Photo Credit: National Geographic
Despite opposition from Governor Sarah Palin, last week the Bush Administration added Alaska's Cook Inlet beluga whales to the endangered species list. The population has decreased from around 1,300 in the 70s to the 375 or so present today. More below the fold.Because belugas in the Cook Inlet are now on the endangered species list, researchers can begin a serious effort to find what is threatening the whales, including human behavior which may be curtailed to protect the belugas' environment.
Some contributors to the population decline include hunting, killer whale predation, underwater noise, and the loss of salmon in the area (a key fish in the belugas' diet). The whales in Cook Inlet are isolated from the four other whale populations in their region, none of whom are on the endangered species list.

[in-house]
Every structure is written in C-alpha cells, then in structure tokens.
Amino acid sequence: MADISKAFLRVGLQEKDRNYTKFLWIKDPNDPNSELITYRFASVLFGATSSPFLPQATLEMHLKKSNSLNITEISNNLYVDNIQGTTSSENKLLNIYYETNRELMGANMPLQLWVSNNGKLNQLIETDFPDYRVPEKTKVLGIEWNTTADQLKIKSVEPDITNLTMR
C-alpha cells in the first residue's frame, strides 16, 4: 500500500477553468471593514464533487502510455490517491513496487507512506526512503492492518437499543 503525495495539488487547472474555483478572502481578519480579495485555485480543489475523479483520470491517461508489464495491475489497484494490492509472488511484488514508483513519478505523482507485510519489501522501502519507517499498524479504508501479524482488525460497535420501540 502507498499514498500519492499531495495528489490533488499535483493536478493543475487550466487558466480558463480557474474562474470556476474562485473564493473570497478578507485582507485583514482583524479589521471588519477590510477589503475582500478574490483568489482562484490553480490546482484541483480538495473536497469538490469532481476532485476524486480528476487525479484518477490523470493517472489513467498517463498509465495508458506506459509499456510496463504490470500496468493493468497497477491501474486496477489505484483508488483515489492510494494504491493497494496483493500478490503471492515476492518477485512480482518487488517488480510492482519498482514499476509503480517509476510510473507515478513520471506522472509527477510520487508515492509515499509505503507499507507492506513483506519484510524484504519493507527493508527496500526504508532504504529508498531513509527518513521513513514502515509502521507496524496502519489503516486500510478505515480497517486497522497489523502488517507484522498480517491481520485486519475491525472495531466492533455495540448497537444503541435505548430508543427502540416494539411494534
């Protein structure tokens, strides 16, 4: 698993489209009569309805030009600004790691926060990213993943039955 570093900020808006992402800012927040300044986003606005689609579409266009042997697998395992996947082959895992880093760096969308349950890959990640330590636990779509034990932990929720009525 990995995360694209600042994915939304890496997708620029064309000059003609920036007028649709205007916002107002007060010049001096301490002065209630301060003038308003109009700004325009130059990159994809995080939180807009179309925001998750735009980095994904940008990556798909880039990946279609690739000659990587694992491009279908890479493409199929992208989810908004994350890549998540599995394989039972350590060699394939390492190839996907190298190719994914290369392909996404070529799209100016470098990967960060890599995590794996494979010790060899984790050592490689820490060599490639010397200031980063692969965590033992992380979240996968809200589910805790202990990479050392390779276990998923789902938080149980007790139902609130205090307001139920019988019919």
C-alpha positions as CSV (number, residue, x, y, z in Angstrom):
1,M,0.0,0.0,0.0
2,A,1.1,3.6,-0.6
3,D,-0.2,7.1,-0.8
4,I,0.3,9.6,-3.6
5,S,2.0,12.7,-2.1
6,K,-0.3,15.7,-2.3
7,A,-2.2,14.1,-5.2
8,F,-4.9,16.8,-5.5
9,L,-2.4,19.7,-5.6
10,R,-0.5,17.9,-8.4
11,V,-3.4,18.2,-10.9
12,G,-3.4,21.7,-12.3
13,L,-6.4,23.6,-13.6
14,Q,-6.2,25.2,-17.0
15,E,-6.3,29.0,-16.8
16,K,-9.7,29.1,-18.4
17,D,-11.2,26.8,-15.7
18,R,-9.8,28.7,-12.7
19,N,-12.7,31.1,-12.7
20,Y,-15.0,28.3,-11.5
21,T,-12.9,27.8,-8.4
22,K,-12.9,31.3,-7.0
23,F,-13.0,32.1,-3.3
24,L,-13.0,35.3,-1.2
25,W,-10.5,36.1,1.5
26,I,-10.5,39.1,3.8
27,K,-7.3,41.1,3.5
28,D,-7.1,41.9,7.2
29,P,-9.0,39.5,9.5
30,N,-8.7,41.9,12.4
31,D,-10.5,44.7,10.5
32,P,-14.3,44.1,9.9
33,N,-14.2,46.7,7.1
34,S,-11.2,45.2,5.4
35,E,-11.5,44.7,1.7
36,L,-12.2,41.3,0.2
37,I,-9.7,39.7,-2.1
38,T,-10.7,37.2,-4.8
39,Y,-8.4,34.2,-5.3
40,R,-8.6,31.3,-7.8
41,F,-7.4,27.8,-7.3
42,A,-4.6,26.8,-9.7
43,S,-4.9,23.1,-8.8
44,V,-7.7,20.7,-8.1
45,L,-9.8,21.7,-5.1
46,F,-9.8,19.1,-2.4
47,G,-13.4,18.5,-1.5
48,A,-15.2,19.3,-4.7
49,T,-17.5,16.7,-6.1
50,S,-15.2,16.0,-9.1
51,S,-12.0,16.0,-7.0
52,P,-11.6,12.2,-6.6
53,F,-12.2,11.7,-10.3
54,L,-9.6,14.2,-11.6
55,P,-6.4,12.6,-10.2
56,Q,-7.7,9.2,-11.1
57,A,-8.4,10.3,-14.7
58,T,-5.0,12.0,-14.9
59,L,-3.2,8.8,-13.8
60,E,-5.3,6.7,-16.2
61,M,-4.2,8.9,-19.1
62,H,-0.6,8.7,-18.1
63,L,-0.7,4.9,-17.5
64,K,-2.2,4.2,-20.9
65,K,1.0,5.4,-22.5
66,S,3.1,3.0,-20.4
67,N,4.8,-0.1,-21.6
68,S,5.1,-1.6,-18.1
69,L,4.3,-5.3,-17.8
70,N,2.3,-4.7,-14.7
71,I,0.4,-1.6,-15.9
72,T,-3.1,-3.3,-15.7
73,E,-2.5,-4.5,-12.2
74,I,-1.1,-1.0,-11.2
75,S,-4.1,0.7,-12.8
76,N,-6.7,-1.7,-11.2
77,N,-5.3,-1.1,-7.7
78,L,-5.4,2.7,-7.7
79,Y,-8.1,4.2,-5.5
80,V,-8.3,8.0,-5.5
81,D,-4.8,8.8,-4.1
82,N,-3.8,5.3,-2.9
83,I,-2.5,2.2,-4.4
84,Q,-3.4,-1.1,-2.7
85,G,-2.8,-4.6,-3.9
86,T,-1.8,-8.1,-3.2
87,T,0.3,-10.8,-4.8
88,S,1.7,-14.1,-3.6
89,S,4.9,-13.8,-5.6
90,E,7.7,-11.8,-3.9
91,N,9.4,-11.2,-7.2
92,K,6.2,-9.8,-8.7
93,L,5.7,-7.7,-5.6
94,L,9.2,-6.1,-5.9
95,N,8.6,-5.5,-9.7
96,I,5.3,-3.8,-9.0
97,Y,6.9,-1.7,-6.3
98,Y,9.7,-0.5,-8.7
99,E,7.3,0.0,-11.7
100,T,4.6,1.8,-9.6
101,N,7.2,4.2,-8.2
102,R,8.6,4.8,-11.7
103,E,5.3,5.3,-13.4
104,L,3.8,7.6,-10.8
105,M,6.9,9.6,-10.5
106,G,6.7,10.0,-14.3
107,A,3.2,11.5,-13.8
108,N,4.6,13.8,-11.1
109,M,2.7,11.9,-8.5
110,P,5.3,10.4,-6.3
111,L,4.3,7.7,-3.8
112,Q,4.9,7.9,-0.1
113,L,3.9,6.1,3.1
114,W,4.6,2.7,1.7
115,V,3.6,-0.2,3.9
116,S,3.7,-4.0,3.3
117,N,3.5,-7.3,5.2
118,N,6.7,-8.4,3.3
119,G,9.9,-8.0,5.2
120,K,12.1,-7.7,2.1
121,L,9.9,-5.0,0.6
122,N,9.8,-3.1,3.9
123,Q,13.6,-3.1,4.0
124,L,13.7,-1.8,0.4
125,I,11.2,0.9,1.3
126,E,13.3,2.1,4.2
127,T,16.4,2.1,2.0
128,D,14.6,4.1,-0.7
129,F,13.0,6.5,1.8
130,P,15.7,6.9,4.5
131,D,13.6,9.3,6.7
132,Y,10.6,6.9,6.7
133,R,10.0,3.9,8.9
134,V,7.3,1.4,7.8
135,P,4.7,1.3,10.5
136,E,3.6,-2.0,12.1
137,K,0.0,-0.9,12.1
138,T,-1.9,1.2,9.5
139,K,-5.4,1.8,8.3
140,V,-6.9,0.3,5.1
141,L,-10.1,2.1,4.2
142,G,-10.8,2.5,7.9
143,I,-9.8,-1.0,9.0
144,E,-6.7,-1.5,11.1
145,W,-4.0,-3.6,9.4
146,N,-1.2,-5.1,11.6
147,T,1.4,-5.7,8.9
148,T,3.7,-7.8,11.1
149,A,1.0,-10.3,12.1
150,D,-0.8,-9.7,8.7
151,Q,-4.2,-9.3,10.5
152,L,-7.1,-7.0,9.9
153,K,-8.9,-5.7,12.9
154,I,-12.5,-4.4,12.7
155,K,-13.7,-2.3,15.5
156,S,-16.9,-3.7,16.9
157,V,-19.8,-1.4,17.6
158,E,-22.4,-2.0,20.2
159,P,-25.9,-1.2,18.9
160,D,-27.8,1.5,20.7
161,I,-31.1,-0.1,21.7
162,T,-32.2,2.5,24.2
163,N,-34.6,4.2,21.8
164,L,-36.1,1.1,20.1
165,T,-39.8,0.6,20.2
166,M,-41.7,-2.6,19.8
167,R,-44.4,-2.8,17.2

Governor Sarah Palin opposed the measure to add the whales to the endangered species list. Issuing a 95 page effort to keep them off the list, Palin said in a statement last week,
The State of Alaska has had serious concerns about the low population of belugas in Cook Inlet for many years. However, we believe that this endangered listing is premature.
The belugas are the second Alaskan animal Palin has opposed putting on the endangered species list. She also asked federal courts to overturn a decision earlier this year to declare polar bears endangered.